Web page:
Plus, whether through an AVM and PIW (Property Inspection Waiver) or a full appraisal, they benefit from the new LTV reset, which reduces the rate. severity expected in the event of a fault, and even less the expected fault.
The New York Fed study showed that it didn’t take much to cut payments to improve default risk. GSEs generate billions of volumes in new MBS which are the best credit quality borrowers in times of pandemic. They have re-evaluated their book and continue to do so.
For Fannie and Freddie, this free ride on the back of a Fed-led rate rally is about integrity. I now understand why so many people are asking for a utility-like governance structure for these two companies. This unnecessary profit taking on the backs of homeowners at a time when lawmakers and other regulators are doing all they can to put so many dollars in the hands of consumers to avoid an even worse outcome is something that should alarm Americans.
And for the reader, don’t just take the New York Fed study for granted. Watch these statements from Fannie Mae’s Q3 10-Q:
- “Income (charges) related to credit. Increases in mortgage interest rates tend to lengthen the expected life of our loans, which generally increases the impairment and allowance for expected credit losses on these loans. Decreases in mortgage interest rates tend to shorten the expected life of our loans, reducing the impairment and allowance for credit losses on these loans.
- “Home price growth in the third quarter of 2020 has been exceptionally strong despite the COVID-19 pandemic, benefiting from continued low interest rates, low levels of supply and high levels of demand, particularly from the share first-time buyers. We currently expect home prices nationwide to rise 7.0% in 2020, compared to home price growth of 4.8% in 2019. ”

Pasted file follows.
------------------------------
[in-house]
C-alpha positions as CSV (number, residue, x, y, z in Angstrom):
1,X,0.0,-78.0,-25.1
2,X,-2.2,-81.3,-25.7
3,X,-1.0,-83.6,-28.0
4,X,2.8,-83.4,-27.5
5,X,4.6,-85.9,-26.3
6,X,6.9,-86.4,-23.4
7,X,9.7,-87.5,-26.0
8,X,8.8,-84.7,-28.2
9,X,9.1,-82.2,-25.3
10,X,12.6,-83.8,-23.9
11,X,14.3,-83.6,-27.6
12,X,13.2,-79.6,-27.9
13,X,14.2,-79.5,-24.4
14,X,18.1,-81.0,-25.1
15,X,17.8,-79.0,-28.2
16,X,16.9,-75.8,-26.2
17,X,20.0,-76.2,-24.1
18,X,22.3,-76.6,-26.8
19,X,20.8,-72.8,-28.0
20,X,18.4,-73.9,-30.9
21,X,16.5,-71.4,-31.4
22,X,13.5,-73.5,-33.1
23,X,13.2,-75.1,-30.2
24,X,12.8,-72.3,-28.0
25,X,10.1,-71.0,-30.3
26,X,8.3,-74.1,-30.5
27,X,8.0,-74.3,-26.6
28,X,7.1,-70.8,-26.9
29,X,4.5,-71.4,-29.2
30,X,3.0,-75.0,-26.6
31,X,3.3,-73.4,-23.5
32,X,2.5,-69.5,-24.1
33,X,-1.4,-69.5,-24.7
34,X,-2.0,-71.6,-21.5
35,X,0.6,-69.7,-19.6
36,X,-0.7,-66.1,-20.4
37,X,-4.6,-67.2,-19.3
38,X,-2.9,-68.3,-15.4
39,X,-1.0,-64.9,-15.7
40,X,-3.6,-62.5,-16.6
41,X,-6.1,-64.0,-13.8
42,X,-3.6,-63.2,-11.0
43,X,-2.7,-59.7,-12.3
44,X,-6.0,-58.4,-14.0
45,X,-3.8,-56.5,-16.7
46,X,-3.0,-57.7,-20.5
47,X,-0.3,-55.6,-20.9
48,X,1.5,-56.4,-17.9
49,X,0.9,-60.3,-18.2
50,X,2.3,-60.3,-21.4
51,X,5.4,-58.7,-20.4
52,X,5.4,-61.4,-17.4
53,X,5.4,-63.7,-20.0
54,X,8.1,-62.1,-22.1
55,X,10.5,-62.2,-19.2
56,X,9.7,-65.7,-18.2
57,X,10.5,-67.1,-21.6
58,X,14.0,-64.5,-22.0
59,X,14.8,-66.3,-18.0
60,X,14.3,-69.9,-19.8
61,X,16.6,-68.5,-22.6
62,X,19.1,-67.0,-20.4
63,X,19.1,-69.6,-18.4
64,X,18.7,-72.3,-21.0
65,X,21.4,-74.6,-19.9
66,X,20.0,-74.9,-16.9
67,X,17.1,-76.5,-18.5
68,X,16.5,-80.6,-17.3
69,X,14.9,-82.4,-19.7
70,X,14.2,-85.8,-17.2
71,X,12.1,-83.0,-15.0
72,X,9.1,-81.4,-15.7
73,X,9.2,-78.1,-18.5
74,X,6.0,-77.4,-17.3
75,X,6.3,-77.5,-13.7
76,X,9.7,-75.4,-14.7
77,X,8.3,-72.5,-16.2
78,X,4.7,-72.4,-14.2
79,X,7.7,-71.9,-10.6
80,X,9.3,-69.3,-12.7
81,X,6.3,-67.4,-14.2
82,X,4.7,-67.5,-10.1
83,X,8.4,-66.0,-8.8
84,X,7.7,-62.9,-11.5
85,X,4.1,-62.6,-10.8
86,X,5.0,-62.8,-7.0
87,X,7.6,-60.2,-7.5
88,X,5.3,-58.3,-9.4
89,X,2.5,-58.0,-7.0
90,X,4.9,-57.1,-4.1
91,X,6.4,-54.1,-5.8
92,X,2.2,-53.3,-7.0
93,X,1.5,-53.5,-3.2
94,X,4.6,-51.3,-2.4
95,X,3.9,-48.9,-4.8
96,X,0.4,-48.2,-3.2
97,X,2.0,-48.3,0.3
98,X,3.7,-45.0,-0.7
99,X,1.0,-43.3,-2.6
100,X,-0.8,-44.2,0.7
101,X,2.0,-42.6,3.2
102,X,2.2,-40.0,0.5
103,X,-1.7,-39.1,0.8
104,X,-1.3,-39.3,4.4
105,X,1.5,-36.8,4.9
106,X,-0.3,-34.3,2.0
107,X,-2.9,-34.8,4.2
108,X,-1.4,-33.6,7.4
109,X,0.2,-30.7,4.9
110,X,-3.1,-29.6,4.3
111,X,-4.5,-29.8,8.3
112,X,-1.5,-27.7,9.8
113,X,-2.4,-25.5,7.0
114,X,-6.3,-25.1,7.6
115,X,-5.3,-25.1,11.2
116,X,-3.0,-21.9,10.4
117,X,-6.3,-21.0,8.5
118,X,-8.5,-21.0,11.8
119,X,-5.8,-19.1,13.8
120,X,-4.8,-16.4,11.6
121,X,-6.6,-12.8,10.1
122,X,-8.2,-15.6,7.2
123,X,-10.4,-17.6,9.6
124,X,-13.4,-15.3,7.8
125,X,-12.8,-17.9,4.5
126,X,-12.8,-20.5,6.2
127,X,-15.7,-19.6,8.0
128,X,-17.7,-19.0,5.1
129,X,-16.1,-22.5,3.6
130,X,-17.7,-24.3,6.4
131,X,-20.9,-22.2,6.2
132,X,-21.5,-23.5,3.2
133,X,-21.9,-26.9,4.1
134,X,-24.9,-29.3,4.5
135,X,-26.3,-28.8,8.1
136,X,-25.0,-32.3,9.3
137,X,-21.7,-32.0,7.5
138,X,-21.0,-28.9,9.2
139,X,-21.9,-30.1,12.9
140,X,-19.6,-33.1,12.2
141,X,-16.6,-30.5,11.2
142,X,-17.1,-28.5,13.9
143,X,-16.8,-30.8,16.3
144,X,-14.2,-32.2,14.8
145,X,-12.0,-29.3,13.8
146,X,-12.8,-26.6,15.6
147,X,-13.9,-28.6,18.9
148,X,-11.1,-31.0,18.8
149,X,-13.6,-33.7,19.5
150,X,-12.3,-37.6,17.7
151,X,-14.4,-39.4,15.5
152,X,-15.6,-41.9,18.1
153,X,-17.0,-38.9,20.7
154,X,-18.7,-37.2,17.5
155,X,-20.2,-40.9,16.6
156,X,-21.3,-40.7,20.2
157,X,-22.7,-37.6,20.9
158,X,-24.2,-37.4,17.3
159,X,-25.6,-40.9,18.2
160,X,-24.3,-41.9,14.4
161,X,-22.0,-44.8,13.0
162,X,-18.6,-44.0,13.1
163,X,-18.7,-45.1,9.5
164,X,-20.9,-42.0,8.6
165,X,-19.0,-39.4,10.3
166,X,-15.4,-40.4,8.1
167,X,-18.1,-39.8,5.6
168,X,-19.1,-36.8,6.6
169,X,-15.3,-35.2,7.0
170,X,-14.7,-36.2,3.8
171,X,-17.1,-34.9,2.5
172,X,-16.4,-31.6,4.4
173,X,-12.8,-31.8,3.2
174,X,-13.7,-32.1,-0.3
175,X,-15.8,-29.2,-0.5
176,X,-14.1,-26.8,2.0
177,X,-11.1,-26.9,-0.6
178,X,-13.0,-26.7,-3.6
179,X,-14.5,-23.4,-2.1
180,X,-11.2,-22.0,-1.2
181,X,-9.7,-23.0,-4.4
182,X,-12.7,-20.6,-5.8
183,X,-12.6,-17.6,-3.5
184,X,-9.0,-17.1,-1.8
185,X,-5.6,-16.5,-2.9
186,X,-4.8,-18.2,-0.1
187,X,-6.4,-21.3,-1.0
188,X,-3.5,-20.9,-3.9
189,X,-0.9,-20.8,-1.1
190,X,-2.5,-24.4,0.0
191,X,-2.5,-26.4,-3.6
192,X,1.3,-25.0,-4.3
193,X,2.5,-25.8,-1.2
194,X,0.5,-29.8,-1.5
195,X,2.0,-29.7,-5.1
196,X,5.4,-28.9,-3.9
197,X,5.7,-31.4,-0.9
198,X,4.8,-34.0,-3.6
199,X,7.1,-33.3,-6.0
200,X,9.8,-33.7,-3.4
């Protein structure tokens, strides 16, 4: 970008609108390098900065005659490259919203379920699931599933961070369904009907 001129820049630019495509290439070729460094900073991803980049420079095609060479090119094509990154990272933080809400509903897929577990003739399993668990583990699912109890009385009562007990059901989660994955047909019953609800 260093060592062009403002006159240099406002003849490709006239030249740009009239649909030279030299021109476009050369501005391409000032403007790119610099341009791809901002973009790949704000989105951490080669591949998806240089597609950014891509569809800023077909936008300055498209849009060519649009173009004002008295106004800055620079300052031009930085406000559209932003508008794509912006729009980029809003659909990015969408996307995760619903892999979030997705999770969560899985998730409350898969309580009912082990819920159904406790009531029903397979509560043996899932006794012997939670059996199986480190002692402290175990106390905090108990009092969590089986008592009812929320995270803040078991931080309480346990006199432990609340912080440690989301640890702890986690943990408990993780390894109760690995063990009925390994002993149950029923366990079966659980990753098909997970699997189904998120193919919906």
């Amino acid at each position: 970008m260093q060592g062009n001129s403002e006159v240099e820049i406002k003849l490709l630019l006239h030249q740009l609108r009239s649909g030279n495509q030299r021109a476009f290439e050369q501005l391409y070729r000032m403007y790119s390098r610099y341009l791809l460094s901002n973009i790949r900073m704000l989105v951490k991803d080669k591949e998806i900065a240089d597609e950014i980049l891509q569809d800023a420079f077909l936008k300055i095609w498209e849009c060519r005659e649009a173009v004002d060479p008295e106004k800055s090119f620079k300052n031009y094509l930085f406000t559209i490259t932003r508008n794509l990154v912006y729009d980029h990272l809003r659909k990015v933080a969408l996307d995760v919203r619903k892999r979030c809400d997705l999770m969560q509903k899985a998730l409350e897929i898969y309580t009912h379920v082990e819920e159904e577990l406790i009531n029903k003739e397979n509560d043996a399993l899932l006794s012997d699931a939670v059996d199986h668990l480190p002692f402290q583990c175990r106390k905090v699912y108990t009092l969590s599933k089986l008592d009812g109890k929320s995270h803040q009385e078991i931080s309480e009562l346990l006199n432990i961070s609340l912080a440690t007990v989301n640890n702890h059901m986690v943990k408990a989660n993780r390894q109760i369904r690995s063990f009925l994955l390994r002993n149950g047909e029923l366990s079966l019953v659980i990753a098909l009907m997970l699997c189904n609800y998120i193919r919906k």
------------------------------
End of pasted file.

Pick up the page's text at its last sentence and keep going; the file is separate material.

- “Benefit from lower actual and projected interest rates. For much of 2020, we continued to be in a historically low interest rate environment. As mortgage interest rates decline, we anticipate an increase in future prepayments on single-family loans … which decreases the expected depreciation associated with the term and interest rate concessions made on these loans and results in a benefit for credit losses.
Ultimately, they attribute their book’s performance to three things: lower rates, strong home price appreciation, and the reclassification of some loans from HFI to HFS.
The bottom line? The FHFA, in its relentless efforts to liberate GSEs, is using a global pandemic and subsequent federal response to snub its role here again. Instead of helping to ease every possible dollar into the consumer’s hands, they froth massive additional income starting Dec. 1 into their coffers from the refinancing business, the least risky part of their book. I’m not saying it’s less risky, it’s just taking them at their word.
GSEs are essential tools for the US housing system. But these actions should make everyone ask the big question: will the housing finance system really be better off by turning these companies into private mega-companies whose performance targets go beyond the responsibility of their own charters. ? After all, if this is how they behave in a national crisis, what is the next step?
I’ll end with that. My intention is not to alienate the FHFA or the GSEs. I’m just using their data, their words, and highlighting the obvious. These adverse 50bp market refinancing fees have nothing to do with risk. These are their own ulterior motives for building up capital and being released. As the taxpayers who will ultimately be held accountable for supporting the Fed’s MBS purchases, the national debt obligations, and the collateral behind these two companies, we should demand better.
This column does not necessarily reflect the opinion of the editorial staff of HousingWire and its owners.
To contact the author of this story:
Dave Stevens at [email protected]
To contact the editor responsible for this story:
Sarah Wheeler at [email protected]